Appendix C. Afterword: 2010
“It’s funny,” says Bill Gates. “When I was young, I didn’t know any old people. When we did the microprocessor revolution, there was nobody old, nobody. They didn’t make us meet with journalists who were old people. I didn’t deal with people in their 30s. Now there’s people in their 50s and 60s. And now I’m old and I have to put up with it. It’s weird how old this industry has become. When I was young I met with you, and now I’m old, I meet with you. Jesus!”
The Microsoft cofounder and I, a couple of fifty-something codgers, are following up on the interview I conducted for Hackers with a tousle-headed Gates more than a quarter century ago. I was trying to capture what I thought was the red-hot core of the then-burgeoning computer revolution—the scarily obsessive, absurdly brainy, and endlessly inventive people known as hackers. Gates was only beginning to reap the rewards of his deal to supply his DOS operating system to IBM, which would position Microsoft to dominate PC desktops for decades. His name was not yet a household word. Word was not yet a household word. I would subsequently interview Gates many times, but that first interview was special. I saw his passion for computers as a matter of historical import. Gates found my interest in things like his “Letter to Hobbyists” as an intriguing novelty. But by then I was convinced that my project was indeed a record of a movement that would affect everybody.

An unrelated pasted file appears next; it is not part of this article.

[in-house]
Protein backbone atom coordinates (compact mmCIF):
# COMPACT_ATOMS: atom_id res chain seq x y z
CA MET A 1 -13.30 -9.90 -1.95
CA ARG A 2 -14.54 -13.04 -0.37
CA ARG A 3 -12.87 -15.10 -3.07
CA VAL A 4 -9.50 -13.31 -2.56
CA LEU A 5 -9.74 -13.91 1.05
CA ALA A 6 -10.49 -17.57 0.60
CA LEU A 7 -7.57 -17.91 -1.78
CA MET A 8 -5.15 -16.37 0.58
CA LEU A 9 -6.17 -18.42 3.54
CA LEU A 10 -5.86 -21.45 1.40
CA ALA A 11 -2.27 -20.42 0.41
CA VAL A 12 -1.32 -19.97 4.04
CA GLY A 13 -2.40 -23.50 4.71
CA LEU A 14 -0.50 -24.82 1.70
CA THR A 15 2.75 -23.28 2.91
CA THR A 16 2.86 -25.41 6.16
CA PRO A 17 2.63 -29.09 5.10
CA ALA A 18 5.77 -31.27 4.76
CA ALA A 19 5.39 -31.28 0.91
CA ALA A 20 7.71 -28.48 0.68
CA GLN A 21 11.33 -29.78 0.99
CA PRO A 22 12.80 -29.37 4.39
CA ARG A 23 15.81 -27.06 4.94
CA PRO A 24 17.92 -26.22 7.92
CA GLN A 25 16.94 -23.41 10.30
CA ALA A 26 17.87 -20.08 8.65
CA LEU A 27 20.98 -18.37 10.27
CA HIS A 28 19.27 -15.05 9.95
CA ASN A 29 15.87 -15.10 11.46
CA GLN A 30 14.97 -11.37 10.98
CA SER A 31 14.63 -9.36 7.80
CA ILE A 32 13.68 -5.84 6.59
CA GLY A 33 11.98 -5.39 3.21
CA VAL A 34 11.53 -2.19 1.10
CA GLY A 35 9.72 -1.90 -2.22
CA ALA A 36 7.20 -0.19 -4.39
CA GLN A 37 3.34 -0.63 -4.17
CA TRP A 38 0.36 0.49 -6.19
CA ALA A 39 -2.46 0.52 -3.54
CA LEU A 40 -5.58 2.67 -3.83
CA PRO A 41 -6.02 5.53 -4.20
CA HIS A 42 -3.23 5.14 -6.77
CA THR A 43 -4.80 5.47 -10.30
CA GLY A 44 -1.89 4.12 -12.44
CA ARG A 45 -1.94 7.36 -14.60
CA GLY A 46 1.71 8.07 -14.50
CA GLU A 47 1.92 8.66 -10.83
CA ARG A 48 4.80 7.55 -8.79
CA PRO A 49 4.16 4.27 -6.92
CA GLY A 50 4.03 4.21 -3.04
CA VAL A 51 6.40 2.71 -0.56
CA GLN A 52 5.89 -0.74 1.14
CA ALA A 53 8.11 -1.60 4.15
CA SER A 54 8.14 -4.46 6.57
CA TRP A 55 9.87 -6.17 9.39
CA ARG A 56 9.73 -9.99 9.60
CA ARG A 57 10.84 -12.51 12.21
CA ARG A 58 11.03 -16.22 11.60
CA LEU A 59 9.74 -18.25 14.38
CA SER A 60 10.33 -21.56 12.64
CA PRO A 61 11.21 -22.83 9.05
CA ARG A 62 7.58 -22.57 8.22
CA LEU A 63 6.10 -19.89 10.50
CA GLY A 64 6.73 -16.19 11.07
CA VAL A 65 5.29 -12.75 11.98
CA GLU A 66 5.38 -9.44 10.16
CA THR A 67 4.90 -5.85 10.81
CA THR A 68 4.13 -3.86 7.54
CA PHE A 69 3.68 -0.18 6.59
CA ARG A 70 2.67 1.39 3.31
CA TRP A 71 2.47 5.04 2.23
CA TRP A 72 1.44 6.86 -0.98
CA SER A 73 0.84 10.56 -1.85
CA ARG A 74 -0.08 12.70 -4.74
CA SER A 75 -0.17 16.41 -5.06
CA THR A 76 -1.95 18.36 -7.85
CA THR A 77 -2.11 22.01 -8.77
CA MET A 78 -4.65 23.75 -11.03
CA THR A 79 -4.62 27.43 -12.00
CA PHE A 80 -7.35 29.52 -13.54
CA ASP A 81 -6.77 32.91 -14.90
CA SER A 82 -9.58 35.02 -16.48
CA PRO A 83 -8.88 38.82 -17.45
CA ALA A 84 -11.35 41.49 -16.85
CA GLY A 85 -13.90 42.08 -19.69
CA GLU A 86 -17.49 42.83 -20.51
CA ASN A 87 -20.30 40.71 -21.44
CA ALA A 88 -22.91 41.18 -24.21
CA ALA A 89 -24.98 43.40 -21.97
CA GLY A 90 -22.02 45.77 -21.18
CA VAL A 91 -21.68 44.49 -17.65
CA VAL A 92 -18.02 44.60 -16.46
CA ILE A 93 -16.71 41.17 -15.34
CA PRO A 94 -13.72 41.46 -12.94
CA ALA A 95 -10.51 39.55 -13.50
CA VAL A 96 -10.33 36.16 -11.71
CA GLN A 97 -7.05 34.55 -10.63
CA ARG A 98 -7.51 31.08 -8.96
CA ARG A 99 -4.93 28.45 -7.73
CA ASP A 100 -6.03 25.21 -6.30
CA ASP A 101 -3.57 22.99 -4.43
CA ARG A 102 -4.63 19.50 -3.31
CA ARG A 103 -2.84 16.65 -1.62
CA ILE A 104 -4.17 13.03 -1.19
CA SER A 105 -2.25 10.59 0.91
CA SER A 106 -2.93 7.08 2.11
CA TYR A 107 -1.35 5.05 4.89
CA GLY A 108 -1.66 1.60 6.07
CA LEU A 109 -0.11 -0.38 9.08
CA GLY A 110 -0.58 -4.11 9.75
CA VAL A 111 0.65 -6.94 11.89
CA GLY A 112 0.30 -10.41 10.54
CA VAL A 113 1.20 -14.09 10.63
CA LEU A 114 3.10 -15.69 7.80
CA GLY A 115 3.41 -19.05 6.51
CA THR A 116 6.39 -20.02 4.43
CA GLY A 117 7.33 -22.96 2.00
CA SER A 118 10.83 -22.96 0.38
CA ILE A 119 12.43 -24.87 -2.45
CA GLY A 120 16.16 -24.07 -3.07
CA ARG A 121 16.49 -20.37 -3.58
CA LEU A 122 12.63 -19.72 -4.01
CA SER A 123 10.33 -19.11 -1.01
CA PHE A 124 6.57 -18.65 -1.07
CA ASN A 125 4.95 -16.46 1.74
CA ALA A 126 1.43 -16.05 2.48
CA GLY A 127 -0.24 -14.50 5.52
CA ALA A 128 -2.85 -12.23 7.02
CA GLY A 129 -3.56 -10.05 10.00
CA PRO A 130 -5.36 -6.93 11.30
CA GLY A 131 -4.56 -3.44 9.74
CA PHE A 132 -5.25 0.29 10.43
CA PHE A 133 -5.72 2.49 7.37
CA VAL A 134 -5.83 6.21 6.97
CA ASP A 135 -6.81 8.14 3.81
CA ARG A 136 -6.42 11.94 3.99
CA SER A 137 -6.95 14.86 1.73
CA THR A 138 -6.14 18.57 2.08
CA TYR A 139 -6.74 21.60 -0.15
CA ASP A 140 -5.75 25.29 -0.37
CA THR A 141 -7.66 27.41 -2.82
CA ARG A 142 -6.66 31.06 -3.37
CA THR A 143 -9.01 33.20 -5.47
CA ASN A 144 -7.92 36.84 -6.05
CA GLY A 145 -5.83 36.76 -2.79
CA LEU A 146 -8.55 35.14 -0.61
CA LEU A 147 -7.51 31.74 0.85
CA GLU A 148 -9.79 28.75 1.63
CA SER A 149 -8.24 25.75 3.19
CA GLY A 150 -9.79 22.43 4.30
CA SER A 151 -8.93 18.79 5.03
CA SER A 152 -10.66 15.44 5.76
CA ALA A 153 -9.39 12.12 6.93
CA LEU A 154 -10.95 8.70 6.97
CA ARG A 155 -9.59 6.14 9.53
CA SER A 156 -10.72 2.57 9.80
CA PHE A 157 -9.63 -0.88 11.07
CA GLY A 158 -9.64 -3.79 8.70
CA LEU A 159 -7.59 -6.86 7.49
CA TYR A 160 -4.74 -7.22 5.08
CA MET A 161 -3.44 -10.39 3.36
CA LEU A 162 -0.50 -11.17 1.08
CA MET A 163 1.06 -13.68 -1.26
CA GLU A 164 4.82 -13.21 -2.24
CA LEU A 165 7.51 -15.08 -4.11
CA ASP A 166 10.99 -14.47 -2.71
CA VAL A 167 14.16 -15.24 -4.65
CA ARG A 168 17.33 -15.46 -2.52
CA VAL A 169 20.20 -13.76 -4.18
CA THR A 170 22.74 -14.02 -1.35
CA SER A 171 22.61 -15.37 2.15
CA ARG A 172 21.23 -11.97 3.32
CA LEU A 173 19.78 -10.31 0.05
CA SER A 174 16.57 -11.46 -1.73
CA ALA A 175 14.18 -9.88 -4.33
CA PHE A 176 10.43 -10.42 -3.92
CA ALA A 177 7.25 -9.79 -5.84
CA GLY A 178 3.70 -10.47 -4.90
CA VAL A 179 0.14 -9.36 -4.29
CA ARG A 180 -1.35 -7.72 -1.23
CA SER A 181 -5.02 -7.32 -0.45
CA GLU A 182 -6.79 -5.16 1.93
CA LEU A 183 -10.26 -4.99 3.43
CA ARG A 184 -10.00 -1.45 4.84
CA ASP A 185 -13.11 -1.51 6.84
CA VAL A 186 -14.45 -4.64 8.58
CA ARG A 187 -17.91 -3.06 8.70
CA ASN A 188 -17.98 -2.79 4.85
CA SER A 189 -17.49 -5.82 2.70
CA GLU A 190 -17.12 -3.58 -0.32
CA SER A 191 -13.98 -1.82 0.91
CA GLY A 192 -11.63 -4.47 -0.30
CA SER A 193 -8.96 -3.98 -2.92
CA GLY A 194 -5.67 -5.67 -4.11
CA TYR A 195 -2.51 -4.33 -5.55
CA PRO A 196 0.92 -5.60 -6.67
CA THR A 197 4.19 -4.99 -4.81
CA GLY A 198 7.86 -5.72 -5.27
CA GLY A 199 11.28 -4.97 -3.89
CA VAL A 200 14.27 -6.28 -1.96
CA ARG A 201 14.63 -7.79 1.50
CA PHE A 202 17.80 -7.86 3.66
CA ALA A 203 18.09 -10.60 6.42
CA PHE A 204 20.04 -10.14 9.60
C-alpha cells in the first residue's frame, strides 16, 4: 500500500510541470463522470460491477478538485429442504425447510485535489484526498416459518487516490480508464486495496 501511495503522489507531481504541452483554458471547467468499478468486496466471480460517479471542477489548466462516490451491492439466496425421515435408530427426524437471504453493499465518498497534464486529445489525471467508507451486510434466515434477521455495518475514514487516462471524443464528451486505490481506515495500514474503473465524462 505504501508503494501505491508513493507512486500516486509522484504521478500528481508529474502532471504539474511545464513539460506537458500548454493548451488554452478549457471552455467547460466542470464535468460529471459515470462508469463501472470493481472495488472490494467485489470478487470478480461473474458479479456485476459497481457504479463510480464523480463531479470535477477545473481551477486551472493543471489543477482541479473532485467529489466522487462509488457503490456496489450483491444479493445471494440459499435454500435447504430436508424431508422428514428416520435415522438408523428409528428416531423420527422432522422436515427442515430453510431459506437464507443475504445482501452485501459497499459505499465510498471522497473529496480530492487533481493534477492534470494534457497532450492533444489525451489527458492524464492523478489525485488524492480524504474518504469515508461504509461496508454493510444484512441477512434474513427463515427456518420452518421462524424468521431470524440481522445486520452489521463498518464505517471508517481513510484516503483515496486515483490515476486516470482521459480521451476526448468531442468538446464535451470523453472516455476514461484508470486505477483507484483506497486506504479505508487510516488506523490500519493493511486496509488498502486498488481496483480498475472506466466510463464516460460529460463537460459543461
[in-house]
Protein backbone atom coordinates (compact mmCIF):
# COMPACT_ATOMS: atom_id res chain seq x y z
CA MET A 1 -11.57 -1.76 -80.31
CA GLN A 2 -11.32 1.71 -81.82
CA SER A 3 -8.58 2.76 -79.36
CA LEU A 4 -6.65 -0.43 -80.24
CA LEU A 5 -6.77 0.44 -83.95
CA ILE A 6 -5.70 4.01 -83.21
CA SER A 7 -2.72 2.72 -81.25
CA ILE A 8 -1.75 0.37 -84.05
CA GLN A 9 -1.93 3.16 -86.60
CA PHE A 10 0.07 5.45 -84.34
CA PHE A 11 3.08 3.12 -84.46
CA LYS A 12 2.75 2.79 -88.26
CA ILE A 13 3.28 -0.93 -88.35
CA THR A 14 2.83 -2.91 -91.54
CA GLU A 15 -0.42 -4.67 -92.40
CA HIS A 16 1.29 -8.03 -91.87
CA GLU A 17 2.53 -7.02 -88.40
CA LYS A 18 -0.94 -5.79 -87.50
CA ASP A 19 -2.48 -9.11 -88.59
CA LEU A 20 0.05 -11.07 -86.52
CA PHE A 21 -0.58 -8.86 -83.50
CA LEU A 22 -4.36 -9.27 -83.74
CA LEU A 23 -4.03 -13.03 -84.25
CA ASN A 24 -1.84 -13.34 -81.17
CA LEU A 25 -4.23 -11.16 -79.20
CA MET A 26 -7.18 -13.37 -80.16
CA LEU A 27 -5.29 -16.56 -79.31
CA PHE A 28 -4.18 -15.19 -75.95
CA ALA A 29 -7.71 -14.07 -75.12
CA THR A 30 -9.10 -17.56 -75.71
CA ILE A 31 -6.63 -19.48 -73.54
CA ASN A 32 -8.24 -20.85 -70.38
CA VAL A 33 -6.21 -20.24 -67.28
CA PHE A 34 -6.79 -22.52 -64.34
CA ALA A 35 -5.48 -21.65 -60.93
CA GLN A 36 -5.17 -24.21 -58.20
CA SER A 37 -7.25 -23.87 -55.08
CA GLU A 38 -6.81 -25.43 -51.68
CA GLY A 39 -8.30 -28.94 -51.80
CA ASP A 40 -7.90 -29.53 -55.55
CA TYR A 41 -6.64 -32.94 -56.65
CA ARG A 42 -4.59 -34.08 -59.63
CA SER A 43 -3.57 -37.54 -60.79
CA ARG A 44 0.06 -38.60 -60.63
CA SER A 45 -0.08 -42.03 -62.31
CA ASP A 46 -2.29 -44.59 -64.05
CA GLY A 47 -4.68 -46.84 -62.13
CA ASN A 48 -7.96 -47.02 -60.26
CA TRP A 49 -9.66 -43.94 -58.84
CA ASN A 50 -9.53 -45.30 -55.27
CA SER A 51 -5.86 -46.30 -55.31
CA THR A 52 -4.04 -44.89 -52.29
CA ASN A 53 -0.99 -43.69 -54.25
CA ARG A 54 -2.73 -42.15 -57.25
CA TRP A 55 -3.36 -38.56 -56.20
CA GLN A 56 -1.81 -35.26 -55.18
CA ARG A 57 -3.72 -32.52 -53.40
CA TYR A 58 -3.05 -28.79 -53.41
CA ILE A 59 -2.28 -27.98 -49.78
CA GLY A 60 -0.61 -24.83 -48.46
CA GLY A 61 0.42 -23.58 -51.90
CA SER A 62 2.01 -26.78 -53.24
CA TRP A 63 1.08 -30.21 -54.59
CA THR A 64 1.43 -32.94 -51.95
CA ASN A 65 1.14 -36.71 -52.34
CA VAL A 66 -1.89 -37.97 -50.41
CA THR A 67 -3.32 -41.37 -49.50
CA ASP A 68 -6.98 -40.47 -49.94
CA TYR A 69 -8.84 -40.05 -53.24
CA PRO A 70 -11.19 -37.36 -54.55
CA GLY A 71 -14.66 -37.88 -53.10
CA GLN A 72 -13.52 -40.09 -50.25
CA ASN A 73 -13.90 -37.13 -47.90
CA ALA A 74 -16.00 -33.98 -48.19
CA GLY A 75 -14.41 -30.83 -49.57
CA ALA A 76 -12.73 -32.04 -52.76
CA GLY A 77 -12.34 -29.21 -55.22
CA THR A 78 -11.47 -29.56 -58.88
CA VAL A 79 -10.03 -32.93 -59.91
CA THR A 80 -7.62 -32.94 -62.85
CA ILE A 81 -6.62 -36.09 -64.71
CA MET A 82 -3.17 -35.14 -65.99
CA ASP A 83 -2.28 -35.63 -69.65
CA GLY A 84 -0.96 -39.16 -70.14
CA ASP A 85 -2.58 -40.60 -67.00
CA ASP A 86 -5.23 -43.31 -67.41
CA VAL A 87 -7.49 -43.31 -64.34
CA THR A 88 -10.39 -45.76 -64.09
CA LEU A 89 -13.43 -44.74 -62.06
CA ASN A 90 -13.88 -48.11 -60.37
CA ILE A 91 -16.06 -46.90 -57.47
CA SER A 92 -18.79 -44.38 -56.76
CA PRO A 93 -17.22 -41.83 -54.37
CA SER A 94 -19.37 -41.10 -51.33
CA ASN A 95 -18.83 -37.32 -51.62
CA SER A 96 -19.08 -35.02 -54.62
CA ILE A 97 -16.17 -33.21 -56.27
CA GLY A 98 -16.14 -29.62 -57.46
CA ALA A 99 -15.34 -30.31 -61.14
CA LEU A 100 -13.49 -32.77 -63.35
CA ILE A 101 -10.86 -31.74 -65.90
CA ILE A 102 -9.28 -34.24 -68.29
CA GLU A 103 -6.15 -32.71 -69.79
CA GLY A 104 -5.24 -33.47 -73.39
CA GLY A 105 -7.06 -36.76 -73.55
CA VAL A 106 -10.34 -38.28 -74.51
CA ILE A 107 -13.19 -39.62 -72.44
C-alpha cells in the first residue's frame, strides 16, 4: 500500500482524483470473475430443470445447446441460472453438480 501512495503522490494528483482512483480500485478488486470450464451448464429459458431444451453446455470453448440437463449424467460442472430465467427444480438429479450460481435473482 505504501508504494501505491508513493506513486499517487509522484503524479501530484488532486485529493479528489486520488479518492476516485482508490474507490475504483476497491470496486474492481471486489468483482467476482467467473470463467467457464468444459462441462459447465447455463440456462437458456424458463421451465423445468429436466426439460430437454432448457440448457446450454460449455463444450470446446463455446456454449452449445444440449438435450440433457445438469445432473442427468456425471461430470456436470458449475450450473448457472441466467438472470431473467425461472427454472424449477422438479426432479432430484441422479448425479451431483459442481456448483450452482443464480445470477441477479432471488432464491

My editor had urged me to be ambitious, and ...